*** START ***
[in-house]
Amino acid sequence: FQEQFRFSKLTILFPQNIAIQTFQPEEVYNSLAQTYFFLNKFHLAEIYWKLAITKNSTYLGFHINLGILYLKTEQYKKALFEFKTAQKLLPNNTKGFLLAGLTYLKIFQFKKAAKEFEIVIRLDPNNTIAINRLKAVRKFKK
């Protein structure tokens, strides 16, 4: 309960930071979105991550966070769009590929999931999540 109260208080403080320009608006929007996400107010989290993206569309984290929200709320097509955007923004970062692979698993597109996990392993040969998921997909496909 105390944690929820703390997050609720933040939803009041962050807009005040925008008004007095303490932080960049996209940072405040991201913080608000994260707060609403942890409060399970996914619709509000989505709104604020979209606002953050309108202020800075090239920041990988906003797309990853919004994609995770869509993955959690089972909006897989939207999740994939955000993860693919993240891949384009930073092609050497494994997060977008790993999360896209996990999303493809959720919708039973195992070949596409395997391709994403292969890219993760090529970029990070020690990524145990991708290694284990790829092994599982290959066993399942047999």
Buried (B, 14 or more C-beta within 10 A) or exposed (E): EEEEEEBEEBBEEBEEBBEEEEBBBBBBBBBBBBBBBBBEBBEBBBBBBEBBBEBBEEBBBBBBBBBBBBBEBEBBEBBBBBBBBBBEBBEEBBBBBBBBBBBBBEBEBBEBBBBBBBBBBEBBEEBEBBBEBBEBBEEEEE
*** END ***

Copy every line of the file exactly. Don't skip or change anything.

[in-house]
Amino acid sequence: FQEQFRFSKLTILFPQNIAIQTFQPEEVYNSLAQTYFFLNKFHLAEIYWKLAITKNSTYLGFHINLGILYLKTEQYKKALFEFKTAQKLLPNNTKGFLLAGLTYLKIFQFKKAAKEFEIVIRLDPNNTIAINRLKAVRKFKK
């Protein structure tokens, strides 16, 4: 309960930071979105991550966070769009590929999931999540 109260208080403080320009608006929007996400107010989290993206569309984290929200709320097509955007923004970062692979698993597109996990392993040969998921997909496909 105390944690929820703390997050609720933040939803009041962050807009005040925008008004007095303490932080960049996209940072405040991201913080608000994260707060609403942890409060399970996914619709509000989505709104604020979209606002953050309108202020800075090239920041990988906003797309990853919004994609995770869509993955959690089972909006897989939207999740994939955000993860693919993240891949384009930073092609050497494994997060977008790993999360896209996990999303493809959720919708039973195992070949596409395997391709994403292969890219993760090529970029990070020690990524145990991708290694284990790829092994599982290959066993399942047999």
Buried (B, 14 or more C-beta within 10 A) or exposed (E): EEEEEEBEEBBEEBEEBBEEEEBBBBBBBBBBBBBBBBBEBBEBBBBBBEBBBEBBEEBBBBBBBBBBBBBEBEBBEBBBBBBBBBBEBBEEBBBBBBBBBBBBBEBEBBEBBBBBBBBBBEBBEEBEBBBEBBEBBEEEEE